Thought of committing suicide after getting banned for spot-fixing: Mohammad Ashraful
Ashraful changed his mindset after going to Hajj.
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On June 18, 2014, Bangladesh cricket witnessed one of its worst days as the then skipper Mohammad Ashraful got banned by BPL anti-corruption tribunal for eight years for his involvement in spot-fixing during the second edition of Bangladesh Premier League, which was held in 2013.
The tribunal also banned Dhaka Gladiators’ managing director Shihab Chowdhury for 10 years with three-year backdated suspension for fixing. Former New Zealand batsman Lou Vincent was also banned for three years. Sri Lanka batsman Kaushal Lokuarachchi got an 18-month ban for also failing to report a bookie approach.
Speaking about the time he got banned, Mohammad Ashraful has admitted that he thought of committing suicide at one point of time, however, he later changed his mind after going for Hajj, “At one point I thought I would rather commit suicide than leading this life. Then I go for Hajj. Going to Hajj changed my mindset,” Ashraful told Cricfrenzy.
My brother-in-law motivated me: Mohammad Ashraful
The former captain has further said that he shared his thoughts of contemplating suicide with his brother-in-law, who in turn, motivated him by giving an example of former Indian captain Mohammad Azharuddin, who also went through some tough time during his career.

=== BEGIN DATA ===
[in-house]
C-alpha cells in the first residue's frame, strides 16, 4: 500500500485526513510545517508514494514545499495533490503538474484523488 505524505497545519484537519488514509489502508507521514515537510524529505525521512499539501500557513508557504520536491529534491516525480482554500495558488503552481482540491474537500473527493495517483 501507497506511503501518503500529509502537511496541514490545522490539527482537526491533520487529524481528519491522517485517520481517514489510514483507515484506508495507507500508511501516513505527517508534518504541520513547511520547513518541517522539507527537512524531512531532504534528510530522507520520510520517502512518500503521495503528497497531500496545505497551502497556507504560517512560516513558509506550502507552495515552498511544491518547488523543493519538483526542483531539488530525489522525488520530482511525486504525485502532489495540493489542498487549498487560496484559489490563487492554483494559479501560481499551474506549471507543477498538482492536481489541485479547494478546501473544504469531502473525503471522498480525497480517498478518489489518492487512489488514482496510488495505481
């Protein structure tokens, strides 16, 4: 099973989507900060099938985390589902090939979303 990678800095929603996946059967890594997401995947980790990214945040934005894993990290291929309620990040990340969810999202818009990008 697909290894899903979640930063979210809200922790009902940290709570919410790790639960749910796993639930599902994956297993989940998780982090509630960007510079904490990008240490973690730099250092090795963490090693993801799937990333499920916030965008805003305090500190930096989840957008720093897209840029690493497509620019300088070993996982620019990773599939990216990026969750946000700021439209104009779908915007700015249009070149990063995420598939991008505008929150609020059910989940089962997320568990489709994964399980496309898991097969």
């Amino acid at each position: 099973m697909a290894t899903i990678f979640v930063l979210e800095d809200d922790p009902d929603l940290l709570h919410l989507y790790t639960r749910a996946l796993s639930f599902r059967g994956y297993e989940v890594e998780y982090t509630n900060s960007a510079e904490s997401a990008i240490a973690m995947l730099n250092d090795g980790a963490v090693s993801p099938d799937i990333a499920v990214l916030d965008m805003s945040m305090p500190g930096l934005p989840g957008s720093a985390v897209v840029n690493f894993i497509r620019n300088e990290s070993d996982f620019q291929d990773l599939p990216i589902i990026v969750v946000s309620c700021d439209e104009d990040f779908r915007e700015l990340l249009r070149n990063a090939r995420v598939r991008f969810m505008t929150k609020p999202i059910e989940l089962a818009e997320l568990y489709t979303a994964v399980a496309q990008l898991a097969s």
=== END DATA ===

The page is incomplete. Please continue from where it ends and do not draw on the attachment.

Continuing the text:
“I shared these thoughts with my brother-in-law [Mojibul Alam] and he did the right thing by ridiculing me. He told me that even a great player like Azharuddin has gone through such hardships. The public and the fans will be upset, but I would have to soldier through it,” he added.
Ashraful went on to explain his feeling after getting banned for spot-fixing. He felt that everyone saw him like a criminal and even his closed ones turned away from him and he found it very tough to show his face in public. In August 2016, BCB partially lifted his ban allowing him to play domestic cricket, only in Bangladesh. In 2018, he became eligible to play international cricket as well.
“I still remember what mental harassment it was. Everyone knows I’ve committed a crime, I have done wrong, fixed a match. Very naturally I was a criminal in everyone’s eyes then. Everyone started looking with curved eyes. Many close people also moved away. Some of the loved ones turned away. I always thought, how can I survive in such a situation, how do I show my face in public, what should I tell my family, what will happen to them, how will I cover up the social stigma which will happen to me and my family,” he concluded.